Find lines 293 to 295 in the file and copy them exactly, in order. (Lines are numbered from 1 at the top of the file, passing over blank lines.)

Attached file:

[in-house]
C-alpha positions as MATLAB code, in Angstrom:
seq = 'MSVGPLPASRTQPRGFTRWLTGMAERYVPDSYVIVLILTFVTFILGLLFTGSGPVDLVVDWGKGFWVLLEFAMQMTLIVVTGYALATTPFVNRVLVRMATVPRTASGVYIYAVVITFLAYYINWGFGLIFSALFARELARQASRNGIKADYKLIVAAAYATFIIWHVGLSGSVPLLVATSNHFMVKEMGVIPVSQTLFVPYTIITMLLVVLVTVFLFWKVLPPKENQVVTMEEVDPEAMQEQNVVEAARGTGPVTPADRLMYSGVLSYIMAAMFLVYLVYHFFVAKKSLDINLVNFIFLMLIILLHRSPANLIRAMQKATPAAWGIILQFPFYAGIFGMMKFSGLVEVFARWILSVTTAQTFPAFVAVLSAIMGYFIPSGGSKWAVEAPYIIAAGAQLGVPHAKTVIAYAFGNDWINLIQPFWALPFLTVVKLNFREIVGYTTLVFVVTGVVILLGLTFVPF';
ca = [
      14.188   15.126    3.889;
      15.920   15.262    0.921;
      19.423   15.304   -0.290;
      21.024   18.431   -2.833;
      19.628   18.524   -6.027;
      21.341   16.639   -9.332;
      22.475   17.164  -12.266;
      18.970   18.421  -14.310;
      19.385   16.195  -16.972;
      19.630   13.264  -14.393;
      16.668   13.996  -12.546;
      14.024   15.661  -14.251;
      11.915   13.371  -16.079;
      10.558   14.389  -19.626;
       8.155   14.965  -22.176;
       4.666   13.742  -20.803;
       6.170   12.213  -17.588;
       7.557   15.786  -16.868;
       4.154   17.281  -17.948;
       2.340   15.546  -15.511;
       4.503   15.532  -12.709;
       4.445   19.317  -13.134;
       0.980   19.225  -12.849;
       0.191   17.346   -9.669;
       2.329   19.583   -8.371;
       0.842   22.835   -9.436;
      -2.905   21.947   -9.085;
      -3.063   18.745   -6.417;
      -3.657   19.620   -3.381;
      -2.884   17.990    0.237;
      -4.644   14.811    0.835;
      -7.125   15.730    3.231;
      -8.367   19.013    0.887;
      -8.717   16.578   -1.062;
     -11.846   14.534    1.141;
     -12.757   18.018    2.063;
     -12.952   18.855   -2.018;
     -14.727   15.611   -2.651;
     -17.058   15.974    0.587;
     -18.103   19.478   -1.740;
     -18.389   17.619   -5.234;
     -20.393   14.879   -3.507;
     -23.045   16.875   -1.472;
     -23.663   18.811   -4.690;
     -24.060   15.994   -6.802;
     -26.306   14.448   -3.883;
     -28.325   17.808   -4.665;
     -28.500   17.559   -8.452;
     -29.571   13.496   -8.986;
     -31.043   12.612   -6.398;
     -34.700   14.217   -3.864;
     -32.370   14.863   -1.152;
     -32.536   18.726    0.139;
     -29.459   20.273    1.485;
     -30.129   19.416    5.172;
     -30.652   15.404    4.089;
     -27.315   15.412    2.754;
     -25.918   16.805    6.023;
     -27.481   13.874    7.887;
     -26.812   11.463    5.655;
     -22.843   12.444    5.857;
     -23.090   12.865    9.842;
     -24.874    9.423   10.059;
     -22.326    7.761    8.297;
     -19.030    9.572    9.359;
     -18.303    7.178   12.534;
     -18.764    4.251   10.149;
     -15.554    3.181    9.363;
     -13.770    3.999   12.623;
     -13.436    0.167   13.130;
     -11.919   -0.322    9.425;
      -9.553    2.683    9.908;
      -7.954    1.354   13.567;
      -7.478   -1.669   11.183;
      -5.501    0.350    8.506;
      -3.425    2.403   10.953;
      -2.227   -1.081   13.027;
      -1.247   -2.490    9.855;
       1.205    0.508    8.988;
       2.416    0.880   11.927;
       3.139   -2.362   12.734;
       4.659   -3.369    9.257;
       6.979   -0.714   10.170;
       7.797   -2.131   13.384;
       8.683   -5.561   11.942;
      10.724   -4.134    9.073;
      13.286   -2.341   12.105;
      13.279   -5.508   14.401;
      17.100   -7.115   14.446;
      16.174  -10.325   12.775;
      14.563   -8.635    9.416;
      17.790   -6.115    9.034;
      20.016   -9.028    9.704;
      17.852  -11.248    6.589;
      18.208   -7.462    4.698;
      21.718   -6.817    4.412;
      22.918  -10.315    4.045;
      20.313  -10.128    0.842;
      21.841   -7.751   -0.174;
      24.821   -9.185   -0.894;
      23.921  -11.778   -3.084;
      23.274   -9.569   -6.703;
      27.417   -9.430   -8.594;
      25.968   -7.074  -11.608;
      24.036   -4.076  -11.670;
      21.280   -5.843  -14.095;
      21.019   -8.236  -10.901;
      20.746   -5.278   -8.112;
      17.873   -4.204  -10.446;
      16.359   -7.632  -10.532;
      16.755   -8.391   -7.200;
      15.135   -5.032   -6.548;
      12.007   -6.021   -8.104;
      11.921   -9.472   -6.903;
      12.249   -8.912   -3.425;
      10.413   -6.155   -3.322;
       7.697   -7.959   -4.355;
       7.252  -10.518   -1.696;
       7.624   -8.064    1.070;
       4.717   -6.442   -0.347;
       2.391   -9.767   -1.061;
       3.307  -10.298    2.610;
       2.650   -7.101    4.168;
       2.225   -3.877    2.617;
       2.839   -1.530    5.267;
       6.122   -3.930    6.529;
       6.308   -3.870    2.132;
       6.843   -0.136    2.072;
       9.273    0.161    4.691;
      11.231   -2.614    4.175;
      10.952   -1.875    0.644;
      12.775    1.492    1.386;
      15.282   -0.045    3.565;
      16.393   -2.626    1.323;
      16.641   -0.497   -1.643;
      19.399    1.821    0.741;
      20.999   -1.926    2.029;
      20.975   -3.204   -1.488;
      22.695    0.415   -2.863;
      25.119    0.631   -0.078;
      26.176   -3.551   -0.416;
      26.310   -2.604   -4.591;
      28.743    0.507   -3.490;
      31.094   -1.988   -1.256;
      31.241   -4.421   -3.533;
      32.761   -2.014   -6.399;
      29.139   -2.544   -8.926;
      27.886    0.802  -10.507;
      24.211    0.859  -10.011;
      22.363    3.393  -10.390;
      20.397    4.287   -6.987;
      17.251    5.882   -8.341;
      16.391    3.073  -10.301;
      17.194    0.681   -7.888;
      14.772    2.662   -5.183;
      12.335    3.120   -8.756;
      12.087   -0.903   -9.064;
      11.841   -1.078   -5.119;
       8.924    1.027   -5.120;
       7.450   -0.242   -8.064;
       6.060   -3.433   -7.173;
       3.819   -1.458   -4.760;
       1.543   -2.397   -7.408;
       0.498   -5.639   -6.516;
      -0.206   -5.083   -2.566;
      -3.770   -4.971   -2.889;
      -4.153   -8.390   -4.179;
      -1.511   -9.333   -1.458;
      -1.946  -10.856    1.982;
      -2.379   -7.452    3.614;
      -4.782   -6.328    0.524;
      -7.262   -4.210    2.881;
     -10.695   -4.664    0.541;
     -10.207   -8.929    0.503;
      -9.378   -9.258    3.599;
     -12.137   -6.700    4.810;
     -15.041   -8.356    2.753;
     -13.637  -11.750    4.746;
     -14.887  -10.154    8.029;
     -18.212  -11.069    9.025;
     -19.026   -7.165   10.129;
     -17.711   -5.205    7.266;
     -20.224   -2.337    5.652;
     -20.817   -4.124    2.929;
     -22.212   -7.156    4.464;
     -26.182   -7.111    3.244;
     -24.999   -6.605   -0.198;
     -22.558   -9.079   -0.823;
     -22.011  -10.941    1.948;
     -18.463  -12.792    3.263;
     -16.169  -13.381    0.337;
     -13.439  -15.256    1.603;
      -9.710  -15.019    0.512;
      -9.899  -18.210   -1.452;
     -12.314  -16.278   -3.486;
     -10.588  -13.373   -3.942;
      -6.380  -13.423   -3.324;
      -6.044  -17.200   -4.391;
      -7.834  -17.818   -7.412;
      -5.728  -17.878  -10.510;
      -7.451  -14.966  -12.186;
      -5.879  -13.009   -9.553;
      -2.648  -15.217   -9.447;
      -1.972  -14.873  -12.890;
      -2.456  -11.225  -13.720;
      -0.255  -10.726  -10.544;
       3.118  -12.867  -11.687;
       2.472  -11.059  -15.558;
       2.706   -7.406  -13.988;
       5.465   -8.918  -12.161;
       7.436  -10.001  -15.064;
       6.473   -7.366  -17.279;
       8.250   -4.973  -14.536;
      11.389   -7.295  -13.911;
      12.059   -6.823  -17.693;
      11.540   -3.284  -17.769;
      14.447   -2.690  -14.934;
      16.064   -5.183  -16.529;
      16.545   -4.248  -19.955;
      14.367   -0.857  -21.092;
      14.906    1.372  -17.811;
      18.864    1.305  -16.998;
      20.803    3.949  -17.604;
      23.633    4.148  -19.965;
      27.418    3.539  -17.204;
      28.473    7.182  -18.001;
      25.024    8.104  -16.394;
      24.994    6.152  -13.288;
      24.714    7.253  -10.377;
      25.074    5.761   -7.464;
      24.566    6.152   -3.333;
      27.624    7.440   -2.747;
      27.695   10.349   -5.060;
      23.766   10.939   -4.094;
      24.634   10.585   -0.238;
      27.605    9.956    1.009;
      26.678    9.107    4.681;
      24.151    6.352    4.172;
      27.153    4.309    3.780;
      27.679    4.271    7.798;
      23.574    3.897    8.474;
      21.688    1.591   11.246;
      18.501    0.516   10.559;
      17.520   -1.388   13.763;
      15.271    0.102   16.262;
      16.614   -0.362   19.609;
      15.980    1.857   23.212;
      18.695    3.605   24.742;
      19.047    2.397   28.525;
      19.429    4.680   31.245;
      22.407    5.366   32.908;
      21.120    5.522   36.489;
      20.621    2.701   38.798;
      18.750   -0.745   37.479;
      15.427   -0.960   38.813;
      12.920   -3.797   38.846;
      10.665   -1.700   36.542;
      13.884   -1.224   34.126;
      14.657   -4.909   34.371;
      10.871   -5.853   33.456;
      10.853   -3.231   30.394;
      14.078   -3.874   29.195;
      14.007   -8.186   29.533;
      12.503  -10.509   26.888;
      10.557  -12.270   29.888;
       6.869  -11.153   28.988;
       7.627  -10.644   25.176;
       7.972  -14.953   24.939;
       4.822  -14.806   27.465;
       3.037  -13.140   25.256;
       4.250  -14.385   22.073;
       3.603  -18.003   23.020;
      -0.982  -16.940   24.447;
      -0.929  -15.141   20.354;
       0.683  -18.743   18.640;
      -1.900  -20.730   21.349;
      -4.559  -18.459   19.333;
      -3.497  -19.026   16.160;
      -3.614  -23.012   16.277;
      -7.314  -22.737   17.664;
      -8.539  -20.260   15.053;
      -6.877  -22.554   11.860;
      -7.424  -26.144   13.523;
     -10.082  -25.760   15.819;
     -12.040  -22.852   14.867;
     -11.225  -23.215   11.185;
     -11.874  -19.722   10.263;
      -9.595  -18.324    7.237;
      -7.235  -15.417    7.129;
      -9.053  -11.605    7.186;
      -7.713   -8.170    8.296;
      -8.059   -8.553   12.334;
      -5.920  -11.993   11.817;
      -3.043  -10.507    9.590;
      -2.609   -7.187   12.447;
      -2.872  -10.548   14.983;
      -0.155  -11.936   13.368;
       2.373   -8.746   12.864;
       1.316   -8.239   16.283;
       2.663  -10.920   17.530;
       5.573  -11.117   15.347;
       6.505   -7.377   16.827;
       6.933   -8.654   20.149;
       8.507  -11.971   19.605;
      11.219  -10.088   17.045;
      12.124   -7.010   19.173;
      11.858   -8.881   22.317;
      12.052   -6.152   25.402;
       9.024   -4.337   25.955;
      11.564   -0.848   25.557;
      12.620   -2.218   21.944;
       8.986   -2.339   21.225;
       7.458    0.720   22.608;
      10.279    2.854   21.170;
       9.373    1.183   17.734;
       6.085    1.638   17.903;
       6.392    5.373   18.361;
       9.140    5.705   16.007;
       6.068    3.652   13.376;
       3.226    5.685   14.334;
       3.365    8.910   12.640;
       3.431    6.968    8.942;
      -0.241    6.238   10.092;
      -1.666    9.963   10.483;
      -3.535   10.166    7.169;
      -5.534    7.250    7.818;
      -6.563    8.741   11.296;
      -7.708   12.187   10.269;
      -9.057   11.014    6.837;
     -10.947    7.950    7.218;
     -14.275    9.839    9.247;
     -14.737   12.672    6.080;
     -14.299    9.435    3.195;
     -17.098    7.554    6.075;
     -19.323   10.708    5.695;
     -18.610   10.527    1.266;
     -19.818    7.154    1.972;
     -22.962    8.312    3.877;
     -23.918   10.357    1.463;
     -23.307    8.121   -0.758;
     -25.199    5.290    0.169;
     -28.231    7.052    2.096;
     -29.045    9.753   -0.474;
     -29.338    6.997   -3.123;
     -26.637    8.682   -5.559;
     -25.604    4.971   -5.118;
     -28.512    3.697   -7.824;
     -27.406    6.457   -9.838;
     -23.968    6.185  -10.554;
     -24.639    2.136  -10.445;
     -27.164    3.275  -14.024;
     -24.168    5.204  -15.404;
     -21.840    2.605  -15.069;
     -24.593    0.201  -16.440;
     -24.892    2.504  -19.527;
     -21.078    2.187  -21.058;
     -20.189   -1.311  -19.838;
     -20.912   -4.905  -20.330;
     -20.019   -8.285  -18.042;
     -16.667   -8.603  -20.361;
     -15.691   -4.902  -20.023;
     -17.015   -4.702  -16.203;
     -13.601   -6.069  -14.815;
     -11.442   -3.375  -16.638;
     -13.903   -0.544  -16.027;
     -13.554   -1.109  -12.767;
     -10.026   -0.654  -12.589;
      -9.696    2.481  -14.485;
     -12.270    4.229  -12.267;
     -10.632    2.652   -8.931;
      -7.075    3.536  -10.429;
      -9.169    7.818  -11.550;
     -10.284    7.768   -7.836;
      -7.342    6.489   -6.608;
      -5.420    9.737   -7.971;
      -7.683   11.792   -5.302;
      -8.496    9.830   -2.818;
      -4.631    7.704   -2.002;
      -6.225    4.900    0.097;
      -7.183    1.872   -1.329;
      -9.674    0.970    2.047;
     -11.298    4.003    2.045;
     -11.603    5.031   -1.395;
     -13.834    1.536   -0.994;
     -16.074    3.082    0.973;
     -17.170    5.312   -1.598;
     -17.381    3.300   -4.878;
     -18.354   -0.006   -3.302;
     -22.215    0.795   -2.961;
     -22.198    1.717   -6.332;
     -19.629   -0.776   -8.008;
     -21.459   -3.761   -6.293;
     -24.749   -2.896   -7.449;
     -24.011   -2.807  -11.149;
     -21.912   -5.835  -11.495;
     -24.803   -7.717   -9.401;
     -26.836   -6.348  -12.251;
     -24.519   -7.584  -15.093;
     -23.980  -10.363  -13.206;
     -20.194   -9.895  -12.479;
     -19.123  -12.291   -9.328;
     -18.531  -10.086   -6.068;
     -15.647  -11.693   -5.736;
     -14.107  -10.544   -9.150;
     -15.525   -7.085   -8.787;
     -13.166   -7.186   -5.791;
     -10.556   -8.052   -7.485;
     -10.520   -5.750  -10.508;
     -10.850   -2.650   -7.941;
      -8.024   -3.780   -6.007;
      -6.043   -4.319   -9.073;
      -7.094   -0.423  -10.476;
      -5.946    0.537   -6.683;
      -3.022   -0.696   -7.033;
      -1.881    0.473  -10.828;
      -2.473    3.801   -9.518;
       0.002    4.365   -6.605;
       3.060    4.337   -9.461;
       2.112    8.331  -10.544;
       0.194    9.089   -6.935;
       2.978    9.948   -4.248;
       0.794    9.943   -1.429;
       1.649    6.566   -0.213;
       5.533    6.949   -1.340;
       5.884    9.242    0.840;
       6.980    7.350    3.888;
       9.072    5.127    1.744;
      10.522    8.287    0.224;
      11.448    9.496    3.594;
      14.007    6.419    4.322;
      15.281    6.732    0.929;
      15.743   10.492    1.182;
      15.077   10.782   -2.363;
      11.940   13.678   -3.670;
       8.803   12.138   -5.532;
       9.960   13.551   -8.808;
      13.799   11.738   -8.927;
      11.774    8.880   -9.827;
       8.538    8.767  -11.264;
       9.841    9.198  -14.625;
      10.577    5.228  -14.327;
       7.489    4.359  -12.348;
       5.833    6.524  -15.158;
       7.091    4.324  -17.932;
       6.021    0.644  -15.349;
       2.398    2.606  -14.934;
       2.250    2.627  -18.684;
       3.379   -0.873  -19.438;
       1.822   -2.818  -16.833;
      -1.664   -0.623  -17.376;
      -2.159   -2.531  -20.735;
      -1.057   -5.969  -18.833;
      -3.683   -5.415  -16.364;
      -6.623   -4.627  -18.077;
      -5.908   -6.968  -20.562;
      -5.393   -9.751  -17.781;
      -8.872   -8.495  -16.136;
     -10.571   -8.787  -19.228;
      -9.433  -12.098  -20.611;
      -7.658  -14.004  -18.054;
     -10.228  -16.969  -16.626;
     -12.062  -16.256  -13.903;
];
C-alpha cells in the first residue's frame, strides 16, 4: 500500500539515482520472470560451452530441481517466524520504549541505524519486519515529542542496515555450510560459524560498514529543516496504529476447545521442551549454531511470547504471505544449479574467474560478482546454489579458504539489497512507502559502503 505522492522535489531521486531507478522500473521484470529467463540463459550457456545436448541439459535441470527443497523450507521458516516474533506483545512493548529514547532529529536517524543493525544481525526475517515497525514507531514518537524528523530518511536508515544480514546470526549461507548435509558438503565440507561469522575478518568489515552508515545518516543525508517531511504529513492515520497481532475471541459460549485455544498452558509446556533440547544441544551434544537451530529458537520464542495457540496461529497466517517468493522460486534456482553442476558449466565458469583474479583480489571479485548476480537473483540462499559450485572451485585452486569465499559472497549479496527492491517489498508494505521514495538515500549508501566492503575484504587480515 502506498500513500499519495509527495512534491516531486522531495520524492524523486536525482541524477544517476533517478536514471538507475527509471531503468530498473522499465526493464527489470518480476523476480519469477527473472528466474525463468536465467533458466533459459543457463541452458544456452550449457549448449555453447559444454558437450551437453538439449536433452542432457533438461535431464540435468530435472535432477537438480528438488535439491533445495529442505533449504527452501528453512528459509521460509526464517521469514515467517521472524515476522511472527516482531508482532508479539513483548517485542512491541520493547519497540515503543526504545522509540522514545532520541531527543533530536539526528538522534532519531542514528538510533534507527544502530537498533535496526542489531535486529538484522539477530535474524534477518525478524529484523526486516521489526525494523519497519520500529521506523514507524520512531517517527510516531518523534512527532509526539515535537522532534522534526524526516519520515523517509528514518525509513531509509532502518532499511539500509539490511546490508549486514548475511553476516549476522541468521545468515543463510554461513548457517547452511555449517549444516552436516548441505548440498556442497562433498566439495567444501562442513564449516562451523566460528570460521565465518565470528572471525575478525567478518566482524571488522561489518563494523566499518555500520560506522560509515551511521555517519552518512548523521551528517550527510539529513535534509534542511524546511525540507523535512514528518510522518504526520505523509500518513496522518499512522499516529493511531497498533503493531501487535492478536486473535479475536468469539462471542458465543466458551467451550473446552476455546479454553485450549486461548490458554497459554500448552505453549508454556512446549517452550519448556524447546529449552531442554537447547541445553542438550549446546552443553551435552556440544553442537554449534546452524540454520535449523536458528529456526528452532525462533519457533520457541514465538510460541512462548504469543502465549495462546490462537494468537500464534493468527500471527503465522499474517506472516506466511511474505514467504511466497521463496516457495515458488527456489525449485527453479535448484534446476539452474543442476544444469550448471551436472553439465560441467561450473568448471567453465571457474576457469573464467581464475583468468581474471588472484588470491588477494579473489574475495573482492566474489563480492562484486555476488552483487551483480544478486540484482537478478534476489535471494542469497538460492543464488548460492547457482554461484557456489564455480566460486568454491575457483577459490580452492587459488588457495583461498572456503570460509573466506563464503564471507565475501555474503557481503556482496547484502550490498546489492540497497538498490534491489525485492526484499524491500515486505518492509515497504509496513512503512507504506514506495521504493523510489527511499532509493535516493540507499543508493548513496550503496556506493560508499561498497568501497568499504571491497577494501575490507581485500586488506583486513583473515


      -7.235  -15.417    7.129;
      -9.053  -11.605    7.186;
      -7.713   -8.170    8.296;